Additional preferred embodiments of the invention include variations in the voltage doubling circuit. Particularly, the skilled artisan recognizes that UL requires a resister in the circuitry to minimize the potential for unexpected electric shock after a ballast is disconnected from live current. Unfortunately, the resistor also functions to decrease the peak voltage which can be achieved by the starting circuit.
In this regard, the PVM can range from 1 (no clamping) to 2 (perfect clamping, when the capacitor charges to peak open circuit voltage). The closer the PVM can be made to 2.0, the more efficient the lamp starting. In the example of FIG. 3, the PVM is 1.63. The capacitor resistor, Rb, which is required for safety, limits the PVM value; its presence drains the capacitor. Lowering resistor R11 in FIG. 3 will allow the capacitor to charge to a higher value by allowing more current to flow to the capacitor during the charging cycle; this increases the PVM and thus starting efficiency of the circuit. The table below demonstrates improvements in PVM by decreasing R11 value, in the case of a cold lamp start (resistor values in Kohms);
In the case of a hot lamp start, a low impedance path is present between R12 and ground, either by a path through the bimetal 260 (see FIG. 2), or a glow between electrodes 101 and 103. This places R12, plus the low impedance path, across the main electrodes, loading the capacitor and lowering the PVM. Increasing R12 will decrease the load on the capacitor and increase the PVM in a hot restart condition. The table below was generated for the worst case condition of the hot restrike, bimetal closed (resistor values in Kohms):
Accordingly, a desirable starting circuit could include a relatively low R11 and a relatively high R12. Moreover, having R11 less than R12 is preferred and even greater than five times less than R12 is potentially beneficial.
The following examples are provided to assist in explaining the invention but are not intended to limit the invention.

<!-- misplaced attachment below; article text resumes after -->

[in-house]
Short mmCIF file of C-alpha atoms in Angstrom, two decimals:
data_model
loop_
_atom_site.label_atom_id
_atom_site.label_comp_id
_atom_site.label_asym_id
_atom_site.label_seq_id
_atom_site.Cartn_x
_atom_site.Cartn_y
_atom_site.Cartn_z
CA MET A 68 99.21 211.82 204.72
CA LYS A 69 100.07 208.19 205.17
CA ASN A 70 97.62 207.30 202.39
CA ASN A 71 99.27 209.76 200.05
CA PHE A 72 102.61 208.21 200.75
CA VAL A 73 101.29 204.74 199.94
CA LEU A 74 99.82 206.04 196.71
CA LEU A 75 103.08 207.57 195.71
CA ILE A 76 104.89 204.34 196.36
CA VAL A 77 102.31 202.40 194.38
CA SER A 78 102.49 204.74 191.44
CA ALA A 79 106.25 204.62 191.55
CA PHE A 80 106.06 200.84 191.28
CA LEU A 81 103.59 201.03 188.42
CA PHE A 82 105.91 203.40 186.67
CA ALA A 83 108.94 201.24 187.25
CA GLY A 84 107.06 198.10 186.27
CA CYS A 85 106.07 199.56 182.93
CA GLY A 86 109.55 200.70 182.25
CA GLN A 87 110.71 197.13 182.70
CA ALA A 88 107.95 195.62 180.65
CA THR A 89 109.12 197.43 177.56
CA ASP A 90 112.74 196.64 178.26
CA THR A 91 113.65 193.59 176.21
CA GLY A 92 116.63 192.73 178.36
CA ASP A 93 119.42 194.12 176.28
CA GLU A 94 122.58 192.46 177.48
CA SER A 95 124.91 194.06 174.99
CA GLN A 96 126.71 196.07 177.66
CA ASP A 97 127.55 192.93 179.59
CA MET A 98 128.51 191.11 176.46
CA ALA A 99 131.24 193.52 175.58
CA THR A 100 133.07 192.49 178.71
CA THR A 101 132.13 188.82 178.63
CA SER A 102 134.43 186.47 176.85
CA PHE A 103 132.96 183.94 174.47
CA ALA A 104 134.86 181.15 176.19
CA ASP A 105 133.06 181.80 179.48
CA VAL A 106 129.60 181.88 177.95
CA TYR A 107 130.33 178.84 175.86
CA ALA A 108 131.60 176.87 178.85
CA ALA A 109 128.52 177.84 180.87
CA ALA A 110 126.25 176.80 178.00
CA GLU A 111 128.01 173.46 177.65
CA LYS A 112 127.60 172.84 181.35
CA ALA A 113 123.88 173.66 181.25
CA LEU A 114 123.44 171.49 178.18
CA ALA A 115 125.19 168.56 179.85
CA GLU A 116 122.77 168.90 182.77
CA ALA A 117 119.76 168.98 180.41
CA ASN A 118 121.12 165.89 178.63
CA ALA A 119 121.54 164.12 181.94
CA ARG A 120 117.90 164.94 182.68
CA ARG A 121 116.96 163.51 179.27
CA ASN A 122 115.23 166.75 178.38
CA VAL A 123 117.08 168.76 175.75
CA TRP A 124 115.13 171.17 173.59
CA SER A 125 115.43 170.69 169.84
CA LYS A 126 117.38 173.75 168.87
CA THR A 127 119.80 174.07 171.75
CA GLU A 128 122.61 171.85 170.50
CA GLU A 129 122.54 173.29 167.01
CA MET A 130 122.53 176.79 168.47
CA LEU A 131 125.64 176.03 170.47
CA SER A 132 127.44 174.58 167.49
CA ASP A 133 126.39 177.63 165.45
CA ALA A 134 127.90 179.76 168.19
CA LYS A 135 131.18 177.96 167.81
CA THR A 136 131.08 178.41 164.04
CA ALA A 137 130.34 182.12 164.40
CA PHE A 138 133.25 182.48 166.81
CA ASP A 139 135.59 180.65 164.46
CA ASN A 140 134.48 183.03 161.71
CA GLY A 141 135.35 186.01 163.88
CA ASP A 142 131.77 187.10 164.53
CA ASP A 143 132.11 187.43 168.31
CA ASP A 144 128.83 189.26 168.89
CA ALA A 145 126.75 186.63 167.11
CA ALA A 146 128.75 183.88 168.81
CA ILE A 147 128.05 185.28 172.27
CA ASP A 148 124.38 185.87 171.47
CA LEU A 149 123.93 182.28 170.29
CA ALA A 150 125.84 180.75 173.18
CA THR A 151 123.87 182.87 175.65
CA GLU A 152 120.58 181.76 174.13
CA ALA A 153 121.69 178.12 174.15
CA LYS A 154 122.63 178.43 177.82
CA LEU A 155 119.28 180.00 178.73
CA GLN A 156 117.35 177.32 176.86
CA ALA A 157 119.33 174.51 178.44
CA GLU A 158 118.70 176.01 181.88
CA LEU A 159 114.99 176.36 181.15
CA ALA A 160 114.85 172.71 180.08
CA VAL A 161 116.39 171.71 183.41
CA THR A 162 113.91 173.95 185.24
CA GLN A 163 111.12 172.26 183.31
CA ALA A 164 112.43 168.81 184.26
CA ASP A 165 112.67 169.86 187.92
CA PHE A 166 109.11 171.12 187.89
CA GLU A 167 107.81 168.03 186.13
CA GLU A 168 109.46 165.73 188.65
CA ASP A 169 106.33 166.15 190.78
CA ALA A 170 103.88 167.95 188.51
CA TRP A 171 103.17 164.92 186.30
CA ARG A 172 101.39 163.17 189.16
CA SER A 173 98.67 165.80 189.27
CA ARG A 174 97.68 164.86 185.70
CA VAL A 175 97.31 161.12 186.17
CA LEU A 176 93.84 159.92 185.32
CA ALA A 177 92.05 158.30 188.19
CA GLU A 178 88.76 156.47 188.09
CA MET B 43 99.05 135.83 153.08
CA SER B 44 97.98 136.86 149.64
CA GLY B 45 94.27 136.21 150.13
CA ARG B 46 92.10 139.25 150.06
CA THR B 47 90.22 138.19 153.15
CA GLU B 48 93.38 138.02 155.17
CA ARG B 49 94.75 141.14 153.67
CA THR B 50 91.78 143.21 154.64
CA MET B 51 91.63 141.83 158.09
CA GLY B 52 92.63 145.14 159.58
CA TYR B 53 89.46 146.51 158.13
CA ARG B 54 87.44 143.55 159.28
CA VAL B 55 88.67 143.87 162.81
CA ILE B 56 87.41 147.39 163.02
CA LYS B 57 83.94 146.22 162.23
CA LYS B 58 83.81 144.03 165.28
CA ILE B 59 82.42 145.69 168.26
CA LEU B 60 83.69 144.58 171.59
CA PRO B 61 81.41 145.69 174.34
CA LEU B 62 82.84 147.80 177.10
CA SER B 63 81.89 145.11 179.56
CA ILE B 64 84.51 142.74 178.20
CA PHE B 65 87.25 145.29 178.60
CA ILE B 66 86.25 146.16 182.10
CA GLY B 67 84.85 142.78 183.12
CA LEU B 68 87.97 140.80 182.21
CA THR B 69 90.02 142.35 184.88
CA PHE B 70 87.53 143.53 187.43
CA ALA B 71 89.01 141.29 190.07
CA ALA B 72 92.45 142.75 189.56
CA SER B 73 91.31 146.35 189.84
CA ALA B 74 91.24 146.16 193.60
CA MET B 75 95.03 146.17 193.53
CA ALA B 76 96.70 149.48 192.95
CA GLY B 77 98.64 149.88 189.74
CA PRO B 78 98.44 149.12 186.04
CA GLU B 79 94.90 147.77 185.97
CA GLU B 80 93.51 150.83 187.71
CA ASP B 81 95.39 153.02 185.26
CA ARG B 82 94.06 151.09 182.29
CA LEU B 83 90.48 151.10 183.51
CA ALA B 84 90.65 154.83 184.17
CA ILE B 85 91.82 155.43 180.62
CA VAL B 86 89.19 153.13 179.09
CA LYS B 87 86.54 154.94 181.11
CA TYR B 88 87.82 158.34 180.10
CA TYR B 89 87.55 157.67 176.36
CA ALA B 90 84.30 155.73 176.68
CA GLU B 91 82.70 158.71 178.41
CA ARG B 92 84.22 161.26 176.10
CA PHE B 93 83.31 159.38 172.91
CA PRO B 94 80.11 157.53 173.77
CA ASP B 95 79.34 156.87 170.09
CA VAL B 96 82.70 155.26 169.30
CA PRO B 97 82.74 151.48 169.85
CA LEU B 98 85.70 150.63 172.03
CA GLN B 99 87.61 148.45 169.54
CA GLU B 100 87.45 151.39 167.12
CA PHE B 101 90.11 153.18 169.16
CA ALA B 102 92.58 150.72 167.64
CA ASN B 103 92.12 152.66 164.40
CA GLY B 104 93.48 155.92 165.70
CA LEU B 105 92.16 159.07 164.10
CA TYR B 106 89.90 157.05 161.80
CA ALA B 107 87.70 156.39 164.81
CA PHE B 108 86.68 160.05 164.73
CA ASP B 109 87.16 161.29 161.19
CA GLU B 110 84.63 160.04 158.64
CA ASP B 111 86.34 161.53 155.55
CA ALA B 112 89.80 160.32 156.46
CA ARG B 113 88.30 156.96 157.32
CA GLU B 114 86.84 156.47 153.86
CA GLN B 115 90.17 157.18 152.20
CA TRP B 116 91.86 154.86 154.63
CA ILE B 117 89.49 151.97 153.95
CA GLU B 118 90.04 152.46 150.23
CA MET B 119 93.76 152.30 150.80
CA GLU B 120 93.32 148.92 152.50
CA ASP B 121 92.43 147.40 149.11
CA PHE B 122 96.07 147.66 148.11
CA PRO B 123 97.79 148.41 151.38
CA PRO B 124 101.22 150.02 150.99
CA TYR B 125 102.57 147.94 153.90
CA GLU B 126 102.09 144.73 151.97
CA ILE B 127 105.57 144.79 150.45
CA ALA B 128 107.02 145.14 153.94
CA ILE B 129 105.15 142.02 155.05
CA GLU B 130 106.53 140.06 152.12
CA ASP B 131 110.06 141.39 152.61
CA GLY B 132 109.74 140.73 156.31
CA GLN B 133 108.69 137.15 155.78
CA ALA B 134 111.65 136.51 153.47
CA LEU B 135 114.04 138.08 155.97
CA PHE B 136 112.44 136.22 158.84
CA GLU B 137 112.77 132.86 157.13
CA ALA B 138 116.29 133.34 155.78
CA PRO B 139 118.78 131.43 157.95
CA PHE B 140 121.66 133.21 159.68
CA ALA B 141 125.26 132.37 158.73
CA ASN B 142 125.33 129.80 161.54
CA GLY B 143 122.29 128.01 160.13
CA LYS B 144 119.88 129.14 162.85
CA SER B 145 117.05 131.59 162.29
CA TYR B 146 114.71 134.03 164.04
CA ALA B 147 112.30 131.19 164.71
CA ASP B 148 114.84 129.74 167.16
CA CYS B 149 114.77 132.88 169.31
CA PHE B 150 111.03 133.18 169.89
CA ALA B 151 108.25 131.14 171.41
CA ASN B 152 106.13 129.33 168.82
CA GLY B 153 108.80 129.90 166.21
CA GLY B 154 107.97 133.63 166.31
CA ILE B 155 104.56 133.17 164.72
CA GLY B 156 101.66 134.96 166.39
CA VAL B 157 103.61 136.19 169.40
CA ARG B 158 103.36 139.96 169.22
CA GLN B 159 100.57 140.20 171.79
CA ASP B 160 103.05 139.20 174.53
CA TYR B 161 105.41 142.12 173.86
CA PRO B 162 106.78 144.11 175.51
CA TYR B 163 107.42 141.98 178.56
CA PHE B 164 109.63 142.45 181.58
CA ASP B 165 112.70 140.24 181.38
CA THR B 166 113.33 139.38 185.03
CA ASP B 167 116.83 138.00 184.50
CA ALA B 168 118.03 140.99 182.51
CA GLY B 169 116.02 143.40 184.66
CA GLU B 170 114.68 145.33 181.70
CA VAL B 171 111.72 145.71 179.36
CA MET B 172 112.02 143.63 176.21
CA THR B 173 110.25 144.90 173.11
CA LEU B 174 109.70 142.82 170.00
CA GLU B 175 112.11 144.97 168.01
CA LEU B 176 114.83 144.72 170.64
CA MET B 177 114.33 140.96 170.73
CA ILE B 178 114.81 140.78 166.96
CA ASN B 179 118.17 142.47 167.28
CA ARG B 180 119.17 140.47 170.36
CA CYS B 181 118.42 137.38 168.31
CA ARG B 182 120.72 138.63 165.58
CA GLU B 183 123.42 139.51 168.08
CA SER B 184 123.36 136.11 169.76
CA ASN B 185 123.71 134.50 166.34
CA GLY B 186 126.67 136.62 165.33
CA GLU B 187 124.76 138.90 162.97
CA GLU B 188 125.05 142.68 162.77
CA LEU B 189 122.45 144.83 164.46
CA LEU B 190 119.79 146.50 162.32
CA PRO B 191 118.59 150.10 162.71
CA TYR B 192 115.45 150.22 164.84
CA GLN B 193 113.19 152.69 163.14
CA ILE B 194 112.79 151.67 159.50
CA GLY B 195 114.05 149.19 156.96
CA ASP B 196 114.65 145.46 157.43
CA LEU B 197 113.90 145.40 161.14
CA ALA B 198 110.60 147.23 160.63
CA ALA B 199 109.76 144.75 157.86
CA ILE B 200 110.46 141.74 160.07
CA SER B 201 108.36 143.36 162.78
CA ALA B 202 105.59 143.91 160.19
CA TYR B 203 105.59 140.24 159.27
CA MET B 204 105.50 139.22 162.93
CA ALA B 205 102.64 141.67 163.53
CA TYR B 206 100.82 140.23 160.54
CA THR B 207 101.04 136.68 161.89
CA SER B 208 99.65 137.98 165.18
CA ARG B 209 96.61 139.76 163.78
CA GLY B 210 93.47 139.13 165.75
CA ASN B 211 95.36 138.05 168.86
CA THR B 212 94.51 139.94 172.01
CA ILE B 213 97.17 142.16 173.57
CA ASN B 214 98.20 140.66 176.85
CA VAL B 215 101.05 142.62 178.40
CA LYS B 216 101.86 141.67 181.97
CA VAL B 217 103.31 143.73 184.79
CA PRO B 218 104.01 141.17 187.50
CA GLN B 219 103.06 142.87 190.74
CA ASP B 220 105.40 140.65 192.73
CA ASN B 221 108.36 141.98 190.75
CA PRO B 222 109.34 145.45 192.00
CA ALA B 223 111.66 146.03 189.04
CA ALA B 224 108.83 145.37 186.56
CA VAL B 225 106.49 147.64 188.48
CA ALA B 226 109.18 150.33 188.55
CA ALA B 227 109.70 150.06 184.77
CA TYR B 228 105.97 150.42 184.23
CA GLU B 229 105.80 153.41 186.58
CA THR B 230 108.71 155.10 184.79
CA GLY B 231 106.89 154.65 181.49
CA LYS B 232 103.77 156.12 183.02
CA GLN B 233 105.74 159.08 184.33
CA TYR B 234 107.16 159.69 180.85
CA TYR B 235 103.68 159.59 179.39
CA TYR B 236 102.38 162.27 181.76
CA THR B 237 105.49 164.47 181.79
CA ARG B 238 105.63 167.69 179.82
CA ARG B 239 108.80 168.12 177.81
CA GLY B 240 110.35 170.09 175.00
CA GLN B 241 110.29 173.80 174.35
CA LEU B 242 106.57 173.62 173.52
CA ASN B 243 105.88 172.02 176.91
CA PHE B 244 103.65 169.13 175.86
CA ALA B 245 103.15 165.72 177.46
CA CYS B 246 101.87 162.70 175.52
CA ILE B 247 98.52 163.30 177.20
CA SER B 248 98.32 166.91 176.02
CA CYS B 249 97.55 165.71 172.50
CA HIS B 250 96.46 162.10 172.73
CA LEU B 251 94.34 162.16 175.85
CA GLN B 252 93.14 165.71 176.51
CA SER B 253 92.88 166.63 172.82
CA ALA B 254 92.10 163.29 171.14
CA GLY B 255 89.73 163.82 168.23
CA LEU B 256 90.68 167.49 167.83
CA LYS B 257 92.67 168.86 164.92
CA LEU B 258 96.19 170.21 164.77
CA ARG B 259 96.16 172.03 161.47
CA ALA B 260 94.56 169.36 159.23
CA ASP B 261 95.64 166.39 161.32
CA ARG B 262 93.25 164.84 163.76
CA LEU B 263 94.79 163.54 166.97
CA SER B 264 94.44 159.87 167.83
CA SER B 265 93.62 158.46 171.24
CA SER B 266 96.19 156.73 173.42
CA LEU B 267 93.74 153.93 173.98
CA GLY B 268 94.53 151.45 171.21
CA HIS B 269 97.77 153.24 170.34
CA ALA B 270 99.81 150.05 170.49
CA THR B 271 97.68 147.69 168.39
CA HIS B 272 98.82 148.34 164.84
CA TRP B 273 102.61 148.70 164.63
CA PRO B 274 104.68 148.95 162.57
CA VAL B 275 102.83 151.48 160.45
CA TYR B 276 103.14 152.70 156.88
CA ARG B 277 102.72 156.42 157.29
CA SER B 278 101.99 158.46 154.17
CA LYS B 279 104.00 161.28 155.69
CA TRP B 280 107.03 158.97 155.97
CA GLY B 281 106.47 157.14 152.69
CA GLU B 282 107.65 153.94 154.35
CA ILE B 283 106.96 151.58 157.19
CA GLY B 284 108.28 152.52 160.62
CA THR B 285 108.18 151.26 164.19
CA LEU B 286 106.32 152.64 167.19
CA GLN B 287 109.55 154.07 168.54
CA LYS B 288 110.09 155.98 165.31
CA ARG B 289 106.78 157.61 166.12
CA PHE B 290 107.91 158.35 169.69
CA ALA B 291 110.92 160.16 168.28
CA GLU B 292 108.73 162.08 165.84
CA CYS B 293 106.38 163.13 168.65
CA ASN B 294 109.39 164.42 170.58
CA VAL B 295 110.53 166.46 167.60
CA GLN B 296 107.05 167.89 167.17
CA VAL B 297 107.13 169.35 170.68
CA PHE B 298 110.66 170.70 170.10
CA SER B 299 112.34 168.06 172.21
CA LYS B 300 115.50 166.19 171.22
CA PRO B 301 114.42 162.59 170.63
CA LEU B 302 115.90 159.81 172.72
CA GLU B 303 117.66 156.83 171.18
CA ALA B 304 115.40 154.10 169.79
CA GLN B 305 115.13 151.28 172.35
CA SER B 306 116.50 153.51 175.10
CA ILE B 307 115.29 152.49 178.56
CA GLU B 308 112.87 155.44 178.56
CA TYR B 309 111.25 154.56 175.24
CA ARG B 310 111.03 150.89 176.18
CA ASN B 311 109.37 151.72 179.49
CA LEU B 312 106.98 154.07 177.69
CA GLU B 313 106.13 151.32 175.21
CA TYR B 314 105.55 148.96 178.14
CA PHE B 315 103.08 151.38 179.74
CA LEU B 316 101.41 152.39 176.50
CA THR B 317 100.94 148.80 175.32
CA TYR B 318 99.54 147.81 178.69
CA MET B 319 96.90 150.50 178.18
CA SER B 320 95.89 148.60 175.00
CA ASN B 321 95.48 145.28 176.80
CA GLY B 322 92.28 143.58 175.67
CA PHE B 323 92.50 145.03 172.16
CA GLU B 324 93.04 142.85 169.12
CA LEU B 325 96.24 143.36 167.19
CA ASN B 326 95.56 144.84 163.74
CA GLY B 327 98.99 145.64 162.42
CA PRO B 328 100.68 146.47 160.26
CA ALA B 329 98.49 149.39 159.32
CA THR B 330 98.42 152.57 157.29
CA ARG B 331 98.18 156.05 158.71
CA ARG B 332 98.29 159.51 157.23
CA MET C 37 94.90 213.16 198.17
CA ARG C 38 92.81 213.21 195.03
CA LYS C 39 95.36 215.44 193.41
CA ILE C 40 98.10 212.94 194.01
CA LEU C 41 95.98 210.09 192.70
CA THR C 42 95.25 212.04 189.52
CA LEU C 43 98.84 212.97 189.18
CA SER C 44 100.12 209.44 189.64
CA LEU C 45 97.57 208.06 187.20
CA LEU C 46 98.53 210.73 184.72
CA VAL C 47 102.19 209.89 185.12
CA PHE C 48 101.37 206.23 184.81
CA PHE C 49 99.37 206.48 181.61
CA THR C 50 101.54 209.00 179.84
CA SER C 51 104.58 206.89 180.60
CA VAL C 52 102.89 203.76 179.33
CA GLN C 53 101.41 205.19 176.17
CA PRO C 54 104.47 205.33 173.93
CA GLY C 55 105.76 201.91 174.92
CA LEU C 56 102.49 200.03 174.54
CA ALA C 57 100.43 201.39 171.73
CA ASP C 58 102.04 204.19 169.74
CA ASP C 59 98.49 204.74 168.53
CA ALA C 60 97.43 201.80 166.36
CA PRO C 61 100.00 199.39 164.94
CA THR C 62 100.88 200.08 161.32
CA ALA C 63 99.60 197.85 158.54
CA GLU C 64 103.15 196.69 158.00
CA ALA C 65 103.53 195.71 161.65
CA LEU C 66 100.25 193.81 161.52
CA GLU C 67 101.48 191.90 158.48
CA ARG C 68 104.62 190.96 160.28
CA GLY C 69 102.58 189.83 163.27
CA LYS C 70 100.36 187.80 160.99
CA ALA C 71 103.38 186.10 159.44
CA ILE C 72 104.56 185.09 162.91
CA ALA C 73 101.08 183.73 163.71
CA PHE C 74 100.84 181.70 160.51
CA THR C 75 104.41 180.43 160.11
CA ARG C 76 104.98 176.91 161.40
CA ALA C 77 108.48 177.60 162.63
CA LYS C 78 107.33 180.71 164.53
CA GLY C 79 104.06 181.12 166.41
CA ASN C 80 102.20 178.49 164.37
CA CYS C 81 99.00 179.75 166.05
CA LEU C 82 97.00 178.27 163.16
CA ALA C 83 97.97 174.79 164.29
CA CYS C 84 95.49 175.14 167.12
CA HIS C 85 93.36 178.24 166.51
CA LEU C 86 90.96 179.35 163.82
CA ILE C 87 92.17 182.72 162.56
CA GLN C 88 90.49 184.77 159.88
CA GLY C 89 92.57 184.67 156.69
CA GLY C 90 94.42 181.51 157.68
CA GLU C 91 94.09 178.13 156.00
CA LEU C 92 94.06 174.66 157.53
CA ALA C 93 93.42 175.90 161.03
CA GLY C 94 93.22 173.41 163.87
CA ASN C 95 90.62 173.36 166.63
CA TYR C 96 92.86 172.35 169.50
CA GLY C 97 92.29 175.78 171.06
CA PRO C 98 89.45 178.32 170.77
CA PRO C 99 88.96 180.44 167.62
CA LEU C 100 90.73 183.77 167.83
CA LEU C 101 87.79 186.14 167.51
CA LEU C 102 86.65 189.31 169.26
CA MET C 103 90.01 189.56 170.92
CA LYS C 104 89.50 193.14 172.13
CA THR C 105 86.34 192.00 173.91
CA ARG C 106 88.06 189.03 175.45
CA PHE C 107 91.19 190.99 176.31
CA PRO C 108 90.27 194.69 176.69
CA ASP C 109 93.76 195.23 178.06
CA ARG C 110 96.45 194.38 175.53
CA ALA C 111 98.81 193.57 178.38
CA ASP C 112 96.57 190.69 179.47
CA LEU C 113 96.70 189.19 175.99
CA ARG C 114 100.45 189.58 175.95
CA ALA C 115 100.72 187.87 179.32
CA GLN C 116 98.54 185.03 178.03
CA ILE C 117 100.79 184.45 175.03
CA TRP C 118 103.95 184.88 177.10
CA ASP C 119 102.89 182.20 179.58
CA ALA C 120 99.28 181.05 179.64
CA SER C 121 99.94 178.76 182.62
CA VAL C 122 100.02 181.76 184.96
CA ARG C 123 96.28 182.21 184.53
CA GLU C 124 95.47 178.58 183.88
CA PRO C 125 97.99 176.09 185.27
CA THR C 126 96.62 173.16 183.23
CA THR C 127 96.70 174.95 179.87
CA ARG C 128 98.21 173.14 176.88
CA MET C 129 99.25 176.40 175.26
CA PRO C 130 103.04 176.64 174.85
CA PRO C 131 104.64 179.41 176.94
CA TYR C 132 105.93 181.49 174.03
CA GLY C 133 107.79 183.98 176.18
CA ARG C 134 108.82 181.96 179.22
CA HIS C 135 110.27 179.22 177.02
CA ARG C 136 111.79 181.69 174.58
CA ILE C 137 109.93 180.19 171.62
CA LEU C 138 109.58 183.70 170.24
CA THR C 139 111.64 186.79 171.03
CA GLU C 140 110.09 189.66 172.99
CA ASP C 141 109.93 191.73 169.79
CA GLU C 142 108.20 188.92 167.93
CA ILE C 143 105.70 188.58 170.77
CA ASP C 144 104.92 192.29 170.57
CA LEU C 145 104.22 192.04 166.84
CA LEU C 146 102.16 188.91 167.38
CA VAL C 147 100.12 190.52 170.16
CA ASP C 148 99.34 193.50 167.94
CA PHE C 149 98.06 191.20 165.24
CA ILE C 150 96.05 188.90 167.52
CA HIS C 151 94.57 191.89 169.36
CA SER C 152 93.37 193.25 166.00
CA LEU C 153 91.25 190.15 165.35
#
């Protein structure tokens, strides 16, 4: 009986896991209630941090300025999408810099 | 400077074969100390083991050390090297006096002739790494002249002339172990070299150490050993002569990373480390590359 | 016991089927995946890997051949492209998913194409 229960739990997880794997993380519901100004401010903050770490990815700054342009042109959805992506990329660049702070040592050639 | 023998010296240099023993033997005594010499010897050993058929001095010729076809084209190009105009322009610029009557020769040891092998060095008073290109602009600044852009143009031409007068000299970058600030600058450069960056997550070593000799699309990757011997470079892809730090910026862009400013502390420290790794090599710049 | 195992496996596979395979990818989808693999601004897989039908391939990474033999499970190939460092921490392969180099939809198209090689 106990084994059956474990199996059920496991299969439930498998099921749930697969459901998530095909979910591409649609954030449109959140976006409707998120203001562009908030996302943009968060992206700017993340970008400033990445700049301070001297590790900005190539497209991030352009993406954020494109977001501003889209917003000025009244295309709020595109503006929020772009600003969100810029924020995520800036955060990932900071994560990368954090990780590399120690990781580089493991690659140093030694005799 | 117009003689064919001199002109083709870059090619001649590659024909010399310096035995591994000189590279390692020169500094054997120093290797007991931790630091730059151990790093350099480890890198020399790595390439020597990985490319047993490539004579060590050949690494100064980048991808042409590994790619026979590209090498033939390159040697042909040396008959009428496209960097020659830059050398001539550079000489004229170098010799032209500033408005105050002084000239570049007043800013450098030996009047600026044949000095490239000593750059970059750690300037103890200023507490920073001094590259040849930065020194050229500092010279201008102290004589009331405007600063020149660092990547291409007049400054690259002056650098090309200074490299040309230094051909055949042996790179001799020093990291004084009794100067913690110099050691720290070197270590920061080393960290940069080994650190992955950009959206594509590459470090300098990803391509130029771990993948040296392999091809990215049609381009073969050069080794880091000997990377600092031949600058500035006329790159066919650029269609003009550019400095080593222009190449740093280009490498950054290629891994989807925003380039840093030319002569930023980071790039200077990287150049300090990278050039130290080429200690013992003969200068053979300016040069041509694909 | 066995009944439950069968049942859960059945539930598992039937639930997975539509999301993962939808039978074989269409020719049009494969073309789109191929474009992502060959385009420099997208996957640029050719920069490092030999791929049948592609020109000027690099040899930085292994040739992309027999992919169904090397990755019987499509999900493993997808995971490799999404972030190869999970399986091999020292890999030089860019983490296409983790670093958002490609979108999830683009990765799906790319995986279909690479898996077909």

Eight cells of lamps, (A-H), each cell comprised of at least seven individual lamps were evaluated. The lamps were each 400 watt and included as a fill of sodium and scandium iodides, plus mercury. In addition, Cells A and B included a 30 torr argon cold fill; cells C and D a 70 torr argon cold fill; cells E and F a 90 torr argon cold fill; and cells G and H a 110 torr argon cold fill. Cells A, C, E and G were equipped with a voltage doubler of the type 4 097 777; cells B, D, F and H were not fitted with a voltage doubler. Lamp ignition was measured at 10° C. and at −30° C., CTT being measured also. The results of the experimentation are depicted in Table 1.
The lamps of the type corresponding to cells A, C, E and G were also evaluated for lamp power versus time. This reflects the “warm up” time associated with a particularly MHL reaching its desired operating power, in this instance about 400 watts. Reference to FIG. 4 portrays the results of these evaluations.
In addition, the present invention is believed to reduce the CTT (coil to tip transition time) for lamps, thereby reducing the tungsten evaporation to the walls of the discharge tube. In MHL, the work function reducing agent is on the tip of the electrode. But, during initial start up, the arc-terminus is on the coil of the electrode, whose work function is higher than that of the tip of the electrode. Thus, for larger CTT's the local temperature of the arc on the coil is much higher, thereby increasing the tungsten evaporation rate. As evidenced by the following evaluation the present invention has demonstrated its functionality in reducing CTT.
The results of the CTT evaluations (in seconds) are shown in Table II:
The results show that higher argon pressure MHL's fitted with a voltage doubler function adequately in a starting mode.
250 watt standard metal halide (scandium and sodium iodide plus mercury) lamps of the general type shown in FIG. 1 were constructed and evaluated at a variety of argon pressures. However, the lamps did not include the starting circuit/electrode or a voltage doubling circuit, but instead were lit using an external ignitor. The life tests demonstrate the effect of cold fill gas on lumen maintenance. Referring now to FIG. 6, it can be seen that an increased cold fill improved lumen maintenance at all levels, but was particularly effective at 80 and 100 torr levels at 6000 hours.
Thus, it is apparent that there has been provided, in accordance with the invention, a metal halide lamp that fully satisfies the objects, aims and advantages set forth above. While the invention has been described in conjunction with specific embodiments thereof, it is evident that many alternatives, modifications, and variations will be apparent to those skilled in the art in light of the foregoing description. Accordingly, it is intended to embrace all such alternatives, modifications, and variations as fall within the spirit and broad scope of the appending claims.